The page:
Encounters with Contact Improvisation
The Oberlin College Dance Program is celebrating its historical connections to the development of Contact Improvisation with a year-long series of events during the 2009-2010 academic year and the release of a new publication entitled Encounters with Contact Improvisation
. Created in conjunction with Contact Quarterly
is to be written by and for students learning Contact Improvisation in colleges and universities across the United States and abroad.
"Two decades ago, I was one of a handful of faculty teaching Contact Improvisation in institutions of higher learning," says Encounters
director, Professor Ann Cooper Albright
. "These days, there are a great many people teaching Contact in various academic situations, including some of my former students, and I am curious about this phenomenon," she adds.
The publication is slated to feature photography, shorter commentaries, and longer think pieces on the experiences of dancing Contact Improvisation in college, collected from students and faculty during the 2009 fall and early winter 2010 . With the assistance of Nancy Stark Smith (Oberlin College Alumna and co-editor of Contact Quarterly) and an intergenerational editorial staff, Encounters, will be published as a small chapbook and distributed to Contact Quarterly subscribers and at summer dance festivals and dance programs around the country.
In connection with the publication, Oberlin College has scheduled a year-long series of events, culminating in a 24-hour Contact Jam and book release. In addition to coursework in Contact Improvisation, Oberlin will feature free Contact Jams every Sunday afternoon and a writing and dancing intensive Winter Term program co-taught by award winning dancer and teacher Kirstie Simson and Albright.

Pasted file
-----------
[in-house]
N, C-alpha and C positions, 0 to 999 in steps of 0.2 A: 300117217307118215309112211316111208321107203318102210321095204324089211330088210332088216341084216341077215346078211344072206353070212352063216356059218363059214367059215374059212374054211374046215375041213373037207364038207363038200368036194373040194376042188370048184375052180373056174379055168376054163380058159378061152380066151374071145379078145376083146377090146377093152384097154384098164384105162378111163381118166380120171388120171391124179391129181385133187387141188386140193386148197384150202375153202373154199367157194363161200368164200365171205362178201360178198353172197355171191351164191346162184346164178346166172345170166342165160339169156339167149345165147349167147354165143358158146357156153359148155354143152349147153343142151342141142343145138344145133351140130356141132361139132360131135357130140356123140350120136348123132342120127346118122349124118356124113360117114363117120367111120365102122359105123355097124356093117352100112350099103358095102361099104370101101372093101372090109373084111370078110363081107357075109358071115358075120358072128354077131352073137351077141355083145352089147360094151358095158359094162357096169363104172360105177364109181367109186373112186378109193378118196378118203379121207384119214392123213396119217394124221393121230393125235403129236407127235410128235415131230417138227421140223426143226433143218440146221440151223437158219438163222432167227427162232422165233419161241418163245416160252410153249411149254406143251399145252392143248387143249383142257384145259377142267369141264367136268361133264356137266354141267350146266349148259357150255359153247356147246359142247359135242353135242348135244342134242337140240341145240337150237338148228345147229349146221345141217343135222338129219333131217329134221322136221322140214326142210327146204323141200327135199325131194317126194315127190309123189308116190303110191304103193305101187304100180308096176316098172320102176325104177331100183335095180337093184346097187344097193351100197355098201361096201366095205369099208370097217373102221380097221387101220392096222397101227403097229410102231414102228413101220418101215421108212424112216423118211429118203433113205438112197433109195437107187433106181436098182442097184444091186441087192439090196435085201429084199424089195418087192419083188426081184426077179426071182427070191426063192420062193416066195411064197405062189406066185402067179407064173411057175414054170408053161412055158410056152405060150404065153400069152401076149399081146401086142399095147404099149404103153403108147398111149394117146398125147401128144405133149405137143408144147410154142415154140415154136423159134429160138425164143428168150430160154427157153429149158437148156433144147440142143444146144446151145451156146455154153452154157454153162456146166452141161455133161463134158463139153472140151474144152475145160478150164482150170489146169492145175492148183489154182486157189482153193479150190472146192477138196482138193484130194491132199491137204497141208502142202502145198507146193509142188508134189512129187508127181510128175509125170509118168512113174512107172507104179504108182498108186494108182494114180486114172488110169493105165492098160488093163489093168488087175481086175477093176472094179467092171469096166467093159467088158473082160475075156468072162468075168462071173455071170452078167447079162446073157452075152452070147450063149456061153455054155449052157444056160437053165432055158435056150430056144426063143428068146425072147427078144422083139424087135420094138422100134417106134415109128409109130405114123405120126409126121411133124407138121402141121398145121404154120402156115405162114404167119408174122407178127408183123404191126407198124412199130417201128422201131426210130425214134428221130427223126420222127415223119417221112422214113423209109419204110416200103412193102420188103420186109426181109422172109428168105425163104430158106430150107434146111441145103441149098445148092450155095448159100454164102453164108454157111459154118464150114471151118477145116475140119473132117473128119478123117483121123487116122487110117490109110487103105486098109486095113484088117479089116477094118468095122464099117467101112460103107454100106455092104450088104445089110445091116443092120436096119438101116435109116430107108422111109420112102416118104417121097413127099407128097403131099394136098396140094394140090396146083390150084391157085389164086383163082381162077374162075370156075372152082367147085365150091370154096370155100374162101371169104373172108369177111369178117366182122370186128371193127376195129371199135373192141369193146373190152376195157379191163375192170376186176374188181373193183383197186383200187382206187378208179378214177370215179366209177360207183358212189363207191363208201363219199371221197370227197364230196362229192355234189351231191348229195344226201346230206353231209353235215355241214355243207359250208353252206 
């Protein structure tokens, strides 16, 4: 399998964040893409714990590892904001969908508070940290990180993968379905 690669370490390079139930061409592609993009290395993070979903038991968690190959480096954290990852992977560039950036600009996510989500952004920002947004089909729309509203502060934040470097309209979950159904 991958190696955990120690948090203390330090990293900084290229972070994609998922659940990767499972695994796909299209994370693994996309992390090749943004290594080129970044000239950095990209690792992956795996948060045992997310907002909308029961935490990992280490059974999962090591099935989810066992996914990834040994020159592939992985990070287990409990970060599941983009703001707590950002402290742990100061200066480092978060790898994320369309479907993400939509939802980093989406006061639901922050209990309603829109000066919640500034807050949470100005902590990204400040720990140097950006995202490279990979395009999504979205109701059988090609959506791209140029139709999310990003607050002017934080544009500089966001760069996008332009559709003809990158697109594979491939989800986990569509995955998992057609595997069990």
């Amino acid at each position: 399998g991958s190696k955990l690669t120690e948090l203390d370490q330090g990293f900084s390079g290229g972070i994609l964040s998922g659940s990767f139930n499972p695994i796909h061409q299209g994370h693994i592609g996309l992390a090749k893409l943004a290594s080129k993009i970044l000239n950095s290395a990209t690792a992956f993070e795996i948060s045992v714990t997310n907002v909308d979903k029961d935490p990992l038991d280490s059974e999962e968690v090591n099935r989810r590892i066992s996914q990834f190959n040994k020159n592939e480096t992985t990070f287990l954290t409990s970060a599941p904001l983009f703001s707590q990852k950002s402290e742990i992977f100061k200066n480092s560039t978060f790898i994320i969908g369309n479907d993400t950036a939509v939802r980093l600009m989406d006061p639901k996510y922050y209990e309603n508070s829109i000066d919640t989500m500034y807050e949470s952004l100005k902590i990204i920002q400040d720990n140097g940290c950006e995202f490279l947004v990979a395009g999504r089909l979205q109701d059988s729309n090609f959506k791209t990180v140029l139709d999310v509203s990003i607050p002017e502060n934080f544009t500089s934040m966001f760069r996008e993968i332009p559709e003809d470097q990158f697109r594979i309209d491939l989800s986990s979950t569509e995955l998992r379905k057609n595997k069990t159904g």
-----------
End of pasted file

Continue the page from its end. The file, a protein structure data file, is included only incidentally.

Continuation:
"What does it feel like to open the pores of your skin wide enough to let the world in?" prompts Albright, "What do these pores have to do with pouring your weight?". Generated in a cultural moment far removed from today, Albright expresses curiosity in understanding how a younger, post 9/11 generation responds to Contact Improvisation. "Over the last few years, I have become increasingly intrigued by my students' responses, both immediate and considered, to questions about how Contact informs their lives."
Submissions for the publication and inquiries can be sent to firstname.lastname@example.org